Relations between Bulgaria and Russia are excellent, based on extensive mutual co-operation, and not exclusively on one particular energy project, according to Bulgarian Foreign Minister Nikolai Mladenov, speaking after his regular Cabinet meeting on June 16 2010.
Mladenov was referring to last week’s decision, taken by Bulgarian Prime Minister Boiko Borissov, to end the interminable uncertainty surrounding the Bourgas-Alexandoupouli gas pipeline.
Borissov told European Union ambassadors on June 11 2010 that Bulgaria had decided to permanently pull out of the Bourgas-Alexandropoulis gas pipeline project, and shelve indefinitely its Belene nuclear project.
“I think engagement between Bulgaria and Russia is very good at the moment,” Mladenov said.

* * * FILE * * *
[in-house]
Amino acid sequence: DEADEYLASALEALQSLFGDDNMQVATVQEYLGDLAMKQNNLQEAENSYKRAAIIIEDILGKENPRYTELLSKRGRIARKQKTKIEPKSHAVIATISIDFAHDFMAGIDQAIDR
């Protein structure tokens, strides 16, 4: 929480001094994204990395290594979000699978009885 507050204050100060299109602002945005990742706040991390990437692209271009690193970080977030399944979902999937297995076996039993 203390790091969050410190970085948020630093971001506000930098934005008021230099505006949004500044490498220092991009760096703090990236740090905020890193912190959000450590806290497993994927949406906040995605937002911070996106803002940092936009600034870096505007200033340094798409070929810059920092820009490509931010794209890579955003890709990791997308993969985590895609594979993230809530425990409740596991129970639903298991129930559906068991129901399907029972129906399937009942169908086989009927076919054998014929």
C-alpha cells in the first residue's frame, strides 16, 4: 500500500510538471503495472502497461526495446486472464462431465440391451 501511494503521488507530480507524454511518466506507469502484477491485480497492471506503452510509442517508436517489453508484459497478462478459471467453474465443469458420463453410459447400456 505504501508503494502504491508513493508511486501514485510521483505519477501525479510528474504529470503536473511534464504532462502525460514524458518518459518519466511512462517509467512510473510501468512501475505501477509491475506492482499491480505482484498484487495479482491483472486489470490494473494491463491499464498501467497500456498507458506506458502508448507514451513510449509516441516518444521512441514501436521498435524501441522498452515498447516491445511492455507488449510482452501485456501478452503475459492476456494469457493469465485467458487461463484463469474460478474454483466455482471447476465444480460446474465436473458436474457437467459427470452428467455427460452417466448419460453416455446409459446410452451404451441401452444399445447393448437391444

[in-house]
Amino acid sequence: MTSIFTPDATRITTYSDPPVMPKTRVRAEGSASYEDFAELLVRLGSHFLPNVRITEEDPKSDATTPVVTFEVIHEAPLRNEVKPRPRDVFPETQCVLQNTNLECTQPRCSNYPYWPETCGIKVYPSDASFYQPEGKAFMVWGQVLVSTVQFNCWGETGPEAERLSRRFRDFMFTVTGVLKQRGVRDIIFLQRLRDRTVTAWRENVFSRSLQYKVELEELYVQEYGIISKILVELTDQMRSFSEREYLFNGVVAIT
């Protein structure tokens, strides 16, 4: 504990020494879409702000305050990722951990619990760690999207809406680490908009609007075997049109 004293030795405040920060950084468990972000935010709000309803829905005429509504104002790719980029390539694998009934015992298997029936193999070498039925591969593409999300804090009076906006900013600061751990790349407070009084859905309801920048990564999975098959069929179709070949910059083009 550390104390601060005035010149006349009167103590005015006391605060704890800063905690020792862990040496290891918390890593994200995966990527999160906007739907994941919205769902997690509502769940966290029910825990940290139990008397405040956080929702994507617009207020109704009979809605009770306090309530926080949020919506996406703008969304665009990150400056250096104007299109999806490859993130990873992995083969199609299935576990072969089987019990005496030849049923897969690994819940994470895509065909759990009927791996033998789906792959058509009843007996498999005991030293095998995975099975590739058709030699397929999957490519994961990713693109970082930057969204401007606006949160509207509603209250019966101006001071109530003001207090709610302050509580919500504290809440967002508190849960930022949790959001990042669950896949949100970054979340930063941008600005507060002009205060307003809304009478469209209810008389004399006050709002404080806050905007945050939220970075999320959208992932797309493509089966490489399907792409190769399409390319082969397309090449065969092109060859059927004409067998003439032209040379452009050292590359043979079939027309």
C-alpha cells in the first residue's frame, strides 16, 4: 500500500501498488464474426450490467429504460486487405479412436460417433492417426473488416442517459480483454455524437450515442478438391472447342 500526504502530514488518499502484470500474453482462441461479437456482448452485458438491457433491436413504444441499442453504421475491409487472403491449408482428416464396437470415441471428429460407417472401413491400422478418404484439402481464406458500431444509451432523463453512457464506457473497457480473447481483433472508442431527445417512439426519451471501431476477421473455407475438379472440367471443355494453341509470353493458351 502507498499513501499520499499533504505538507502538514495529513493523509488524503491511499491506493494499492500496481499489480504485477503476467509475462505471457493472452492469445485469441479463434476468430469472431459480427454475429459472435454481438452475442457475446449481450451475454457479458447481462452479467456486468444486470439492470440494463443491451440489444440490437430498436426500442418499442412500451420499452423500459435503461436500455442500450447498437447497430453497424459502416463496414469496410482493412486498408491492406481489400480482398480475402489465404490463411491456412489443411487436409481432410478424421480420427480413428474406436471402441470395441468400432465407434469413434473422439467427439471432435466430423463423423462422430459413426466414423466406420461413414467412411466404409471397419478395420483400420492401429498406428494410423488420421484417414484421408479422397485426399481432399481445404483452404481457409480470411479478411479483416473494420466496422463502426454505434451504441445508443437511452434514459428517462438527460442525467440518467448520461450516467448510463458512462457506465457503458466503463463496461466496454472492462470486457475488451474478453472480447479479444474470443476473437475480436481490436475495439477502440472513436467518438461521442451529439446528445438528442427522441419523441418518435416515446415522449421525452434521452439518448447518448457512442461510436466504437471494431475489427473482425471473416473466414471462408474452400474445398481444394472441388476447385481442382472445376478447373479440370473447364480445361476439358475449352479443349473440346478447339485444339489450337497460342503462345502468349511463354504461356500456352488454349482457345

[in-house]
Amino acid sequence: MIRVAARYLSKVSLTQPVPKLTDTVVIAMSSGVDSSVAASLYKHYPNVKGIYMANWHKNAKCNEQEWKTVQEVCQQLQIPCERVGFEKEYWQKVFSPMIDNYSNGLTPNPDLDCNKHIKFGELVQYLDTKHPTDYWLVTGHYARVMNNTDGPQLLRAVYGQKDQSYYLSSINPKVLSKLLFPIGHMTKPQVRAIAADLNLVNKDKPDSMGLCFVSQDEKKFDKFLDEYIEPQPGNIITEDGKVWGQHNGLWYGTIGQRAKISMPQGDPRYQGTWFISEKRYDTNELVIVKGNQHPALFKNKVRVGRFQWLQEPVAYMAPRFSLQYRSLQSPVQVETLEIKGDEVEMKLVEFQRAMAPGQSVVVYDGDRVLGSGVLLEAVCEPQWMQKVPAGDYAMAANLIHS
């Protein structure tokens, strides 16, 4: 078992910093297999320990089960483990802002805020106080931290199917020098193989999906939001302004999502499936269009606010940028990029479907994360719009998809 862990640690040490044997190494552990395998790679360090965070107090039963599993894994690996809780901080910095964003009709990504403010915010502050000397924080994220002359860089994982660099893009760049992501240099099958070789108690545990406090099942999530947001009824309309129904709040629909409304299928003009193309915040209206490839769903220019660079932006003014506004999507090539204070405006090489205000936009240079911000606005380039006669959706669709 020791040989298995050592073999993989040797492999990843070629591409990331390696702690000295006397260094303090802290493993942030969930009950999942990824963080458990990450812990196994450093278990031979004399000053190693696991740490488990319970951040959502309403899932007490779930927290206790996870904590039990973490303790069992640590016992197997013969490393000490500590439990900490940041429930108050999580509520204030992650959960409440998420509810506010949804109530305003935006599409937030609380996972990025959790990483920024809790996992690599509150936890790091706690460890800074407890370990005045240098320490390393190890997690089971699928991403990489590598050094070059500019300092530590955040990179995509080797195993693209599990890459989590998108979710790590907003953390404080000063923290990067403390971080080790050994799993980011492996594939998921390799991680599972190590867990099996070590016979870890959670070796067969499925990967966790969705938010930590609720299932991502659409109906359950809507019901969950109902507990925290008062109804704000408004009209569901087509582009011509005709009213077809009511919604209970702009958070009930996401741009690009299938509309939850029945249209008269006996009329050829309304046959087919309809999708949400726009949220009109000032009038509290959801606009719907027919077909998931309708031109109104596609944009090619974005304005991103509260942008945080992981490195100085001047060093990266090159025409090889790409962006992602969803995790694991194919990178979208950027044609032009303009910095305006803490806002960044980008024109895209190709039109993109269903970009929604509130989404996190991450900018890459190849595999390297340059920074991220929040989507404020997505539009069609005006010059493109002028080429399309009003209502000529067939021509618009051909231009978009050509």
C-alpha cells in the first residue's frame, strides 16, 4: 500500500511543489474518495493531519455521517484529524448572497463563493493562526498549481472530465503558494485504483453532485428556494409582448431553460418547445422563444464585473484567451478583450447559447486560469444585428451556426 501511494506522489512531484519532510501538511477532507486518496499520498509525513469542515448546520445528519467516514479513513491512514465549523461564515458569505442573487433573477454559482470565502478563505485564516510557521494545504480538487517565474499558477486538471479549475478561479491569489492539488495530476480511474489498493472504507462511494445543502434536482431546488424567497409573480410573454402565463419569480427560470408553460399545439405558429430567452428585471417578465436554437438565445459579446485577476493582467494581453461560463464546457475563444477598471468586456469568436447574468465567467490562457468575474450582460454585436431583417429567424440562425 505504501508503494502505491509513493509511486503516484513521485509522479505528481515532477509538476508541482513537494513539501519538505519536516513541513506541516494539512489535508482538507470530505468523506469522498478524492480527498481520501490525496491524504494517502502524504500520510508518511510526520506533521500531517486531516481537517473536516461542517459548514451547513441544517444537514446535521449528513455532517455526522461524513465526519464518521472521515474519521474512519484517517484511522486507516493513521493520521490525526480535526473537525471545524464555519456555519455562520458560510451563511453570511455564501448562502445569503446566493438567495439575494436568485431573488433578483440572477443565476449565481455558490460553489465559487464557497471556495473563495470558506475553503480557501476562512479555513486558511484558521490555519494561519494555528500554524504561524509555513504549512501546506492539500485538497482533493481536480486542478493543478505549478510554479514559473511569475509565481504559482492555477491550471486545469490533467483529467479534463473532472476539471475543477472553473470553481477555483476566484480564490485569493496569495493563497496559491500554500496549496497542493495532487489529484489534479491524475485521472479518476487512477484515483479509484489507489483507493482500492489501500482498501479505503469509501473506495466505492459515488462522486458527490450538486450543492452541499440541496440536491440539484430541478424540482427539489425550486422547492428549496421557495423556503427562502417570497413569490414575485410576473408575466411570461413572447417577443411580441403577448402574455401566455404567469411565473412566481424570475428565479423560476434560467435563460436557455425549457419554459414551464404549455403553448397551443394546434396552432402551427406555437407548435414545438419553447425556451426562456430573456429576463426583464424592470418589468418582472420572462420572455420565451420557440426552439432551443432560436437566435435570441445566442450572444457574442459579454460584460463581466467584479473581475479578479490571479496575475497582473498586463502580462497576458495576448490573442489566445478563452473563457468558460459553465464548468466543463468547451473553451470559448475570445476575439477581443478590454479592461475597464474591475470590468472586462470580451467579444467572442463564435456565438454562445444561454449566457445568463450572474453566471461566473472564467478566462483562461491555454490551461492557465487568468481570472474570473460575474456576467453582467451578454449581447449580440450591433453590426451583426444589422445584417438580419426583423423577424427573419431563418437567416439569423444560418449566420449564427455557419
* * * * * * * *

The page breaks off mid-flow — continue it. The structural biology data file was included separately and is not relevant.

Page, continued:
Speculation had circulated around Bulgarian media outlets, following the decision to withdraw from the project, that the real loser in the deal would be Greece. Reports emerged that Bulgaria and Russia wanted nothing to do with the pipeline and were waiting to see who would back out first.
Mladenov quickly dismissed suggestions that relations between Bulgaria and Russia would grow cold following Bulgaria’s decision to leave the project.
“We have a wide scope of relations, and there is a lot of potential that could benefit the Bulgarian and Russian people in the future,” said Mladenov, without elaborating.
The decision to scrap the construction of the Bourgas-Alexandroupoulis pipeline was made because of staunch resistance from residents of the Bulgarian Black Sea city of Bourgas and surrounding region, according to Borissov.